By Amira Hass
SOMEWHERE IN GREECE – We’re in the lecture hall in which the people sailing on the Tahrir, the Canadian ship taking part in the Gaza-bound flotilla, are being briefed.
The Tahrir passengers are asked to decide: “Where would you prefer to be when the [Israeli] commandos commandeer the ship?”
Based on the experience of previous Gaza-bound boats, with the exception of the Mavi Marmara, the lecturer presents the options. “On deck you will be exposed to a few minutes of physical violence from the soldiers that will feel like a few hours,” he says.
“From previous experience, the soldiers, en route to the captain’s cabin, will step on people’s heads. You won’t move, but they’ll see you as the aggressor. The commanders know very well that we’re not armed. But the simple soldier has been brainwashed, and he’ll be afraid.”
I take a look at the other people in the room and ask myself, “Why do they need this?”
The oldest person planning to sail on the Canadian vessel is a 77-year-old American woman (not a 69-year-old one, as I mistakenly wrote in yesterday’s article – not even referring to this particular woman ). There’s also another woman and a man over 70, who both smilingly corrected my mistake as well.
There are nine other passengers in their sixties, and many others between 40 and 60.
So why are they doing this?
“I’m appalled, as are many friends and colleagues, by the conditions in Gaza and by the silence of the international community regarding the ongoing blockade in Gaza,” says Lyn Adamson, trying to explain why they are taking this calculated risk.
Adamson, 59, a Quaker from Toronto, is active in a number of social justice advocacy groups.
“In the absence of effective action by the international community to pressure Israel and Egypt to change their policies … we, at the grass roots, must take action,” she says.
The instructor continues to list the positioning options, noting that up on deck the air will be clear because tear gas dissipates quickly.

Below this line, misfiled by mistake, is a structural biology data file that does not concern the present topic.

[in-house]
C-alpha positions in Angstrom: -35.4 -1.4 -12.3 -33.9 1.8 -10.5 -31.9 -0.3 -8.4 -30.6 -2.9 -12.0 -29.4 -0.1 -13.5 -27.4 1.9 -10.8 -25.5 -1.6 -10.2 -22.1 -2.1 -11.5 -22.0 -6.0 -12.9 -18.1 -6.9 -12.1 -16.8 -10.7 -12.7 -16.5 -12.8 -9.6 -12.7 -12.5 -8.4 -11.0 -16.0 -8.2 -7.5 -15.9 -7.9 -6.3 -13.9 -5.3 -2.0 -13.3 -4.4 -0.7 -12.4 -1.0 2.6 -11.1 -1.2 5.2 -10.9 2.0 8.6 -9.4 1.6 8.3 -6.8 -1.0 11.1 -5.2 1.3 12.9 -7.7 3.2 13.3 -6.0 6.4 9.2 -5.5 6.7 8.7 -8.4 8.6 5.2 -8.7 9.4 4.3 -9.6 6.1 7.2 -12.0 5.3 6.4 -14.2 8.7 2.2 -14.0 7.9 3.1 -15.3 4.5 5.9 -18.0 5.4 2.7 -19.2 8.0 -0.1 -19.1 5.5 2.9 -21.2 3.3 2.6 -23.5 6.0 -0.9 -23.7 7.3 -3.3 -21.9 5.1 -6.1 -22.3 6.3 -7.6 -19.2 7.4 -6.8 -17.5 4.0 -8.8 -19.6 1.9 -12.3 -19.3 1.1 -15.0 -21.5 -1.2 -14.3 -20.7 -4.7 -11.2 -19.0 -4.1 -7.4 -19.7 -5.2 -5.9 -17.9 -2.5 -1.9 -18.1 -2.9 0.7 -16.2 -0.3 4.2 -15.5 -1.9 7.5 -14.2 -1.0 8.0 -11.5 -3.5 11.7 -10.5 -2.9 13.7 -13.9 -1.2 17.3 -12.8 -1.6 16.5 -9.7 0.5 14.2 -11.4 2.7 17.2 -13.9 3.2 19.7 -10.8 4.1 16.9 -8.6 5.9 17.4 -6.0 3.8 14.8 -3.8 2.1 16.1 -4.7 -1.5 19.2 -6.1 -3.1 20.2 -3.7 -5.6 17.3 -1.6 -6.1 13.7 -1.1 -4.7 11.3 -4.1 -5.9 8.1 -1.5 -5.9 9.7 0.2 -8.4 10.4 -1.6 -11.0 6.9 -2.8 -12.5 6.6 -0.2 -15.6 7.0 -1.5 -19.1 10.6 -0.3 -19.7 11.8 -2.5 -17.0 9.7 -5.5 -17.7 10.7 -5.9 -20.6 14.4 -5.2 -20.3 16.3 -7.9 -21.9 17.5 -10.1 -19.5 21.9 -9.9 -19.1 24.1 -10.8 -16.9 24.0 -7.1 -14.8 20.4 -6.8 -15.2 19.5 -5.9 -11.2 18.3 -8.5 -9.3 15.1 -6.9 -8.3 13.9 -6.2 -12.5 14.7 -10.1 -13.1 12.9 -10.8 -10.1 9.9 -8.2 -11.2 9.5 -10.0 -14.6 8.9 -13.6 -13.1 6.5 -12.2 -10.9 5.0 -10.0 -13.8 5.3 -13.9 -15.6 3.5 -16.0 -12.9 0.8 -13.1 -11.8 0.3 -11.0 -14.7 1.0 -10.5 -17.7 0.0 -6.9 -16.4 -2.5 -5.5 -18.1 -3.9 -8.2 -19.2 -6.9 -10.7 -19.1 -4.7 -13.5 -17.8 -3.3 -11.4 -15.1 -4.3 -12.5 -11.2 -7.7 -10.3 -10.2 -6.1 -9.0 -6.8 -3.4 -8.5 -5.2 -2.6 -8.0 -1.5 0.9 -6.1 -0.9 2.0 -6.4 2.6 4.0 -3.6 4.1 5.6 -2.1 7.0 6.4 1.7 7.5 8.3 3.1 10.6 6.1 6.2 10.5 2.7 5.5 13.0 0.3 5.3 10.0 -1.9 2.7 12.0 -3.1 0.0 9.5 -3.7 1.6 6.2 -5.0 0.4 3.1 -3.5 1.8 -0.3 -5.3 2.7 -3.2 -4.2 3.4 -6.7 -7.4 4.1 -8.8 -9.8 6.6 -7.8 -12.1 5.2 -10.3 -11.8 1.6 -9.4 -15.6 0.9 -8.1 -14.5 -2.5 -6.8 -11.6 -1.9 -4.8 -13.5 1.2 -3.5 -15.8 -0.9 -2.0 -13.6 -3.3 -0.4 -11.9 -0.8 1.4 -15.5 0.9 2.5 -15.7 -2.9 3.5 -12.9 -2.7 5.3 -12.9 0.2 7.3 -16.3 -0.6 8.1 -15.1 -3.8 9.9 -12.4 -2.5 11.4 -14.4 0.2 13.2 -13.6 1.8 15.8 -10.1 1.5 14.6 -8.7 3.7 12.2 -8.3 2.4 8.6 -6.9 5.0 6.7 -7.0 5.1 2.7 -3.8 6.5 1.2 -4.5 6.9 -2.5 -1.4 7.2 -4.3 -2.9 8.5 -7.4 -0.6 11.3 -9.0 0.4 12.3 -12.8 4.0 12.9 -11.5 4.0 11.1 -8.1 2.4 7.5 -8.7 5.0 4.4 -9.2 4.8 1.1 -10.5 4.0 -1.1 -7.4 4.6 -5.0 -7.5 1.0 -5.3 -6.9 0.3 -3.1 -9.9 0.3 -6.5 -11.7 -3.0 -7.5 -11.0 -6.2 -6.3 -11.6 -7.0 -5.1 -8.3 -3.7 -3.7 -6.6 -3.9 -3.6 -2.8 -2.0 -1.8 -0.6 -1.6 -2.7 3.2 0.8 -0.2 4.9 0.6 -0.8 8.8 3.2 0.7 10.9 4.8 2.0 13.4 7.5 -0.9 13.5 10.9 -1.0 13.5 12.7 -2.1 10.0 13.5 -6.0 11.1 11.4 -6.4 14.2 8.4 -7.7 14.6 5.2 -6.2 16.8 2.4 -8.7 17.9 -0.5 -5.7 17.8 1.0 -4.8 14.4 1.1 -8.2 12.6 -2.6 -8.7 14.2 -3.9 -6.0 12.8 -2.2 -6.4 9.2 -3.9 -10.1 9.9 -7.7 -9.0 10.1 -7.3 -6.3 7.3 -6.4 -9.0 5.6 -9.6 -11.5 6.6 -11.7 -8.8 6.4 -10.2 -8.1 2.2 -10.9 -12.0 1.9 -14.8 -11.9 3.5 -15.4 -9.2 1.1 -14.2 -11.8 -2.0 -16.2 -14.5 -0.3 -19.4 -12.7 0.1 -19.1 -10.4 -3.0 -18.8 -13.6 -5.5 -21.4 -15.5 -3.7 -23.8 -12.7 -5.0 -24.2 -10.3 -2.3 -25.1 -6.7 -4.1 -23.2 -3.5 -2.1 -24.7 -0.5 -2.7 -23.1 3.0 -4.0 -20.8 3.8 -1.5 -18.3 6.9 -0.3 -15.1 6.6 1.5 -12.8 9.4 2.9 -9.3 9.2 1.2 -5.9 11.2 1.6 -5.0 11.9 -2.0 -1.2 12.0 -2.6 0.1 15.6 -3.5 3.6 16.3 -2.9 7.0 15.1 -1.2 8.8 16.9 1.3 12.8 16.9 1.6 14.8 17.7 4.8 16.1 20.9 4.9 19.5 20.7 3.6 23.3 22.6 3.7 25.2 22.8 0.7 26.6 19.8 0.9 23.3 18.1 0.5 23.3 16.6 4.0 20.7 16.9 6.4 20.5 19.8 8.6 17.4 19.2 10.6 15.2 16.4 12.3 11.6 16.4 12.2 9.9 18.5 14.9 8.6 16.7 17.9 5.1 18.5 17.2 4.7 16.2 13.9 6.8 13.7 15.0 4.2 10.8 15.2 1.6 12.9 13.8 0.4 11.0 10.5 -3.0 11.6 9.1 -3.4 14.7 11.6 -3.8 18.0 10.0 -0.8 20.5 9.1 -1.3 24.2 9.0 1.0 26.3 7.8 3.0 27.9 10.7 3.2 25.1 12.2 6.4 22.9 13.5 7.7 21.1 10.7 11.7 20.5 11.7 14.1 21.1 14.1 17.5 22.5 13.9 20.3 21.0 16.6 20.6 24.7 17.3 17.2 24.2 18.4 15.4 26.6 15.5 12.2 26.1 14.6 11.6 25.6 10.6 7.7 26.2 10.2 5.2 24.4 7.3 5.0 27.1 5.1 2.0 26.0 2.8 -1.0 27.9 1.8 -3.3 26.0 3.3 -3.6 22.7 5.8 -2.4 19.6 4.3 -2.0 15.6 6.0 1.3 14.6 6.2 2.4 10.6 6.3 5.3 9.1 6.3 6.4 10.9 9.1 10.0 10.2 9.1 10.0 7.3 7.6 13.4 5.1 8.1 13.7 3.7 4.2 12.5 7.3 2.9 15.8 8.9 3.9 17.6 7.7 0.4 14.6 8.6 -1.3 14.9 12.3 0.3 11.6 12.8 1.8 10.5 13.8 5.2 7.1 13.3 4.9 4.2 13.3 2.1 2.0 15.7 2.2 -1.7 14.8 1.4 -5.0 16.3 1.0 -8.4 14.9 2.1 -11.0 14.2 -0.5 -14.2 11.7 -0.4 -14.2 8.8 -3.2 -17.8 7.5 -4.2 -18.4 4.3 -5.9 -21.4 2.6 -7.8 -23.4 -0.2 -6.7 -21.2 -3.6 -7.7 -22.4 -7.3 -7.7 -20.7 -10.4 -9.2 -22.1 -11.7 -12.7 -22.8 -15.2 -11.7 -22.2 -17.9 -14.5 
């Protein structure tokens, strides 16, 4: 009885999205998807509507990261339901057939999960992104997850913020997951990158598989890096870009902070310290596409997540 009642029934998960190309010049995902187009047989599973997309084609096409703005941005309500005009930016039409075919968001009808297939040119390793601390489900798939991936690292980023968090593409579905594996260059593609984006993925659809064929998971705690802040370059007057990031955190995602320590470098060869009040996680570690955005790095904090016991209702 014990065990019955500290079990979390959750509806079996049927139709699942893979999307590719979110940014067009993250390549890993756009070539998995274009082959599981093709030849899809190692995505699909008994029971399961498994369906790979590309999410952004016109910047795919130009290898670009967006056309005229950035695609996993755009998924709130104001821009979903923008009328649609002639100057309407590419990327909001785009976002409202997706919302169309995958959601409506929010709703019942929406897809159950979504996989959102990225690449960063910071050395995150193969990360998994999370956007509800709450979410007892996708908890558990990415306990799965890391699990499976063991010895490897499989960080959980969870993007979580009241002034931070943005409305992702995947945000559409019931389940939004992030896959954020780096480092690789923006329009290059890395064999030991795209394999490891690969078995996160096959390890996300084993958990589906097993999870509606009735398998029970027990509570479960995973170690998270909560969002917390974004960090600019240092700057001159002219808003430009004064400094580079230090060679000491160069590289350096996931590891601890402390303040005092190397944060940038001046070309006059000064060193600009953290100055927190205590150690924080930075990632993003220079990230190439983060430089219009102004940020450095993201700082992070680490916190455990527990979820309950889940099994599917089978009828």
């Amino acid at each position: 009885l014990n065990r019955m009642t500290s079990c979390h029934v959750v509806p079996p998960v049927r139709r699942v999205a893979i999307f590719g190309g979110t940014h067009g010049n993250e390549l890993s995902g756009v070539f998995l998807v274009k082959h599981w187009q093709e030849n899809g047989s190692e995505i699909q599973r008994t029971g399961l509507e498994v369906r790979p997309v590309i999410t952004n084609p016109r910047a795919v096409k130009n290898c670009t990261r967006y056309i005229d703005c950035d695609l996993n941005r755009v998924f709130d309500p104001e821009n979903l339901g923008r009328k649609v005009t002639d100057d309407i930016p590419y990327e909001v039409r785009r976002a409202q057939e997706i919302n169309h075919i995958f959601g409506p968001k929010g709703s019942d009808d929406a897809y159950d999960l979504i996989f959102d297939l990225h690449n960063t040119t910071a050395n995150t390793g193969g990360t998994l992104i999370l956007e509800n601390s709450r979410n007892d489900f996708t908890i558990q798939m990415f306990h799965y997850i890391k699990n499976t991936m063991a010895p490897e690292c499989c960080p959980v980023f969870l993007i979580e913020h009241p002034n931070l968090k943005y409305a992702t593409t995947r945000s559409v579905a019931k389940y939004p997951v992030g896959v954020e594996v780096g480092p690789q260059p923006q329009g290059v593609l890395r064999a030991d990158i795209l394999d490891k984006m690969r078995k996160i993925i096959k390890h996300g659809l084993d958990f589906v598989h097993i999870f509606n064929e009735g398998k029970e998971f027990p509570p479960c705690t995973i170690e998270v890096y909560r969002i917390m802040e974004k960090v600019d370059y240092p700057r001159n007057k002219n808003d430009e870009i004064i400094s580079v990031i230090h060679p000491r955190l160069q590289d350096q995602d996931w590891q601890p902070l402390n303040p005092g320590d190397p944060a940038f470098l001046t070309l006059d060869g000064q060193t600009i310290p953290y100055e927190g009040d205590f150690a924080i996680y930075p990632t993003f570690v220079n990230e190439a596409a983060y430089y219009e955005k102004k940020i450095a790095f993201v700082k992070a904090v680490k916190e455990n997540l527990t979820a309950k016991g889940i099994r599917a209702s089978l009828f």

“By contrast, in a closed cabin, there won’t be direct exposure to the soldiers’ violence, but the tear gas chokes you and disorients you,” he says.
Once the Israel Defense Forces’ boarding is complete, the tow to Ashdod could take seven hours or more, with the soldiers sitting on deck among the activists, say those who experienced last year’s flotilla. They may not let you use the bathroom.
What then? That’s a good question.
Experience has shown that the female soldiers are rougher than the male soldiers. Experience has also shown that some soldiers try to be nice, the instructor stresses.
“It’s true, even though I only saw their eyes,” says a woman who took part in last year’s flotilla. “They were and remained masked. But a few of the soldiers blinked their eyes in a way that I interpreted as friendly, as a desire to calm us down.”
Another instructor says that some of the soldiers might curse the passengers.
“If you tell their commander that you see their commandeering the ship as an act of illegal kidnapping, that’s legitimate,” he says. “But don’t curse back at them. That’s one of the red lines.”
The “red lines” include several rules of behavior that were included in a written pledge of nonviolence, which all participants had to sign.
The rules include: “No initiating physical contact with soldiers, no jumping in the water, no throwing objects at soldiers, no starting fires, no using fire extinguishers against soldiers, no use or display of objects that could be misconstrued as weapons (cameras, etc. excepted ).”
See Related: Gaza Flotilla Confrontation Archive
THE MISSION OF FRIENDS OF THE ISRAEL DEFENSE FORCES